With travel companies firmly in the sights of data hunters, cyber security expert Simon Borwick of Deloitte spoke to Ian Taylor
The high-profile data breach at telecom provider TalkTalk in October put the cyber-security threat to business in sharp focus.
Simon Borwick, director of Deloitte UK’s cyber sector practice, warns that a previous focus by attackers on the banks has shifted following heavy investment in improved security by financial institutions.
He warned: “The travel economy is now in cyber attackers’ sights, as a sector with a large customer base and high volume of transactions.”
Borwick advises consumer-facing industries on security and risk and he sees recurring ways in which attackers breach security.
“One is through the front door via a website or app that is not well secured. Companies can take a number of relatively low-impact measures to prevent that.
“Another is through targeted phishing attacks. A lot of organisations are targeted with personalised viruses to get insiders to click on an attachment.
“It’s key to educate people to ‘think before you click’ and ask ‘why have I been sent this attachment?’
“Attacks are very common. Organisations which have good monitoring are under cyberattack more or less daily. There is a constant race to keep systems up to date. When organisations say attacks are not an issue, the question is ‘how do you know?’”
Borwick said: “The biggest group of attackers are criminals seeking information they can monetise immediately, such as credit-card data or personal data that has value for identity-theft purposes.
“In the airline and hotel sectors we see an increasing amount of fraud against loyalty schemes to extract points which can be converted into something of value.”
The Payment Card Industry Data Security Standard (PCI DSS) requires all card data be protected and encrypted.
Borwick explained: “On new platforms that is a given. The challenge is that there is an awful lot of legacy technology in the retail, hospitality and leisure sectors.
“An issue for a lot of organisations is the complexity of their technology. Unpicking it to encrypt data can be a real challenge. The large online retailers have been grappling with this for a number of years and are more advanced than others in retail.
“Large organisations are fully aware of the problem. It’s at the smaller end of the market that people are less well prepared.
“Organisations which traditionally have to manage risk are also more comfortable – airlines are some way ahead at evaluating cyber risks.”
He highlights the risks on mobile devices, saying: “Consumers are familiar with anti-virus software on laptops, but most people don’t consider anti-virus software on a smartphone when there are just as many risks.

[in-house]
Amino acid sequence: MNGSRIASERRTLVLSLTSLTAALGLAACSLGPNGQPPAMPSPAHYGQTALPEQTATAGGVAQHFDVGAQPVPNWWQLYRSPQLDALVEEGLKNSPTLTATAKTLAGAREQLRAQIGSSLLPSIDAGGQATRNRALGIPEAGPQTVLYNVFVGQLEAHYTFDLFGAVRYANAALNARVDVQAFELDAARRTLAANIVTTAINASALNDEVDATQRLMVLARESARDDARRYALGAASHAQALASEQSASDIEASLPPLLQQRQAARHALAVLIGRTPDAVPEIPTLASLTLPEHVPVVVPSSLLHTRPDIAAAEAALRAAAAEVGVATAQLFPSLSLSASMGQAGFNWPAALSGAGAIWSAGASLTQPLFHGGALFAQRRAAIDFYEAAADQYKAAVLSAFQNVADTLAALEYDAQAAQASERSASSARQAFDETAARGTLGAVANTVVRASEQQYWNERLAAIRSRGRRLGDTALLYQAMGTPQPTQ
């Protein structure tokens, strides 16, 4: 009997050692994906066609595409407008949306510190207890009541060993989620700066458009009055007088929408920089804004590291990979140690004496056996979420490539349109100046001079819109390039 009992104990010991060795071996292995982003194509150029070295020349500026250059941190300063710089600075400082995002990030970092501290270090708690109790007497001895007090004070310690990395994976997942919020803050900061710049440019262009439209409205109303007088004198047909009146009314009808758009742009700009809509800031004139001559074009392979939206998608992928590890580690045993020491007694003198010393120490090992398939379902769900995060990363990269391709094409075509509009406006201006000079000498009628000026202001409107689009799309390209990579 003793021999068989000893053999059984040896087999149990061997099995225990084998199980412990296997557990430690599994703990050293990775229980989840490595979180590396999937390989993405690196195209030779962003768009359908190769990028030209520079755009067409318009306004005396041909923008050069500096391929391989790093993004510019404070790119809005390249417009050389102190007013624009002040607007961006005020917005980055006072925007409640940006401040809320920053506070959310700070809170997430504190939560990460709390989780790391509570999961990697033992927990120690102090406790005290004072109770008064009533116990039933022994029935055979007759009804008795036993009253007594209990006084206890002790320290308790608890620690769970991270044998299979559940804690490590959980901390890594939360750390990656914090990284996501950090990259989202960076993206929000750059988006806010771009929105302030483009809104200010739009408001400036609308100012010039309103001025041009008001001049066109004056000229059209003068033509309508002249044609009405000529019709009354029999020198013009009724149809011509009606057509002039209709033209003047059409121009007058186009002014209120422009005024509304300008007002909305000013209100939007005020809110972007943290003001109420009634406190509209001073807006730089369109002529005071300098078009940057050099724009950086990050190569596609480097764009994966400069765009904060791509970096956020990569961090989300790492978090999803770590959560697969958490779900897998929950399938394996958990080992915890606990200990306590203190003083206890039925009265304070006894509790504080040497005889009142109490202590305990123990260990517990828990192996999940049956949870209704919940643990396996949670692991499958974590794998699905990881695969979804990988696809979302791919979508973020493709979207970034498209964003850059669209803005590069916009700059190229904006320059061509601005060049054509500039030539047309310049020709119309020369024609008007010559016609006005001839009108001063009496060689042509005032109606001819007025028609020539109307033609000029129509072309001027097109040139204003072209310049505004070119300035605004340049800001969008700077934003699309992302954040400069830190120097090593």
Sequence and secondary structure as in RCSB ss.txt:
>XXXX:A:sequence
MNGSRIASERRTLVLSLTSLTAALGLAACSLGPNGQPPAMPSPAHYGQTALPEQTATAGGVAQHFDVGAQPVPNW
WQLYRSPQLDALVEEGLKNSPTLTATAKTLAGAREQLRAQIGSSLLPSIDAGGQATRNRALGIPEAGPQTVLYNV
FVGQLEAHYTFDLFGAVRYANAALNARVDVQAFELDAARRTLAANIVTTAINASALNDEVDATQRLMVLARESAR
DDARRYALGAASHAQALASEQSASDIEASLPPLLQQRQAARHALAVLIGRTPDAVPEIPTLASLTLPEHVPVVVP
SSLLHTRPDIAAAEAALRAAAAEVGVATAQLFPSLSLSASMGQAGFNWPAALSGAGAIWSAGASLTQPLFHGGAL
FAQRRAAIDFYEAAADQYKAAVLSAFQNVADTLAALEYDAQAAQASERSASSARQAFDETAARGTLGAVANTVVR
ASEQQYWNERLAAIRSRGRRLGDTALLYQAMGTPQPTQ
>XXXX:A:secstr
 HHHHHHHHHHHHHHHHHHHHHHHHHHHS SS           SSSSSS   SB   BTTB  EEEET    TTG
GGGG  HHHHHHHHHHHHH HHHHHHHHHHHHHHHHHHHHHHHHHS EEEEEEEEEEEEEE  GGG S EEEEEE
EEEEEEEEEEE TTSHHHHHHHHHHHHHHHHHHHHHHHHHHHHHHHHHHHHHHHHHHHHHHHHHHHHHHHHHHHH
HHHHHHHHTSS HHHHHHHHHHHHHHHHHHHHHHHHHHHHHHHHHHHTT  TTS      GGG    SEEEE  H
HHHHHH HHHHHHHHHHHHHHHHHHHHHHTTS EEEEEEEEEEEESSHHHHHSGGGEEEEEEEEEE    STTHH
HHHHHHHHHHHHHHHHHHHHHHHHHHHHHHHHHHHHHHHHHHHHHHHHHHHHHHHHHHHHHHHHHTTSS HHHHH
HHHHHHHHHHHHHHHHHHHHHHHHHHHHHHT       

“This is worrying given the rush to embrace apps and mobile payments.
“Consumers are encouraged to embrace the convenience of mobile devices and smartphones are increasingly becoming a single source of someone’s identity.”
Borwick warned: “It’s risky to put everything on a phone.
“Device manufacturers don’t encourage you to think about the risks because the devices are about being all-encompassing. But just as when you go on holiday, you would not lie on the beach with your wallet beside you, why do it with your phone?”
He said: “You can never eliminate the risks, but it is incumbent upon providers to put the right systems in place and on consumers not to override security features.”
Company data can also be at risk. Borwick said: “Cyber security is not just about the breach of personal data, there is a wide variety of threats and of ‘threat actors’ with different levels of capability and persistence.
“Cyber criminals are becoming increasingly sophisticated. There are also hacktivisits [with a political agenda] and hobbyists -– people for whom breaching security is a challenge.
“I’m often surprised by the relatively large organisations which have not got to the bottom of this. Organisations need to consider ‘Who would like to harm my business?’
“Travel is increasingly a target. Online retailers are coming into focus and there is an increasing tempo to attacks, with cyber attackers’ tools becoming commoditised and sold as DIY kits.”
Asked what businesses should do, he said: “First, identify the critical assets to your business, the data you hold and where it is.
“Second, consider the impact if this data were unavailable or breached so you understand the scale of the problem.”
Moving data to the ‘cloud’ is an option, but he warned: “Moving to the cloud is [merely] transferring the problem if you’re not fully aware of the risks and how they are managed.
“The danger is you can rapidly lose visibility of data – where it’s stored and whether you’re in breach of the Data Protection Act by exporting it outside the European Union?”
This article is an extract from the Travel Weekly Insight Annual Report 2015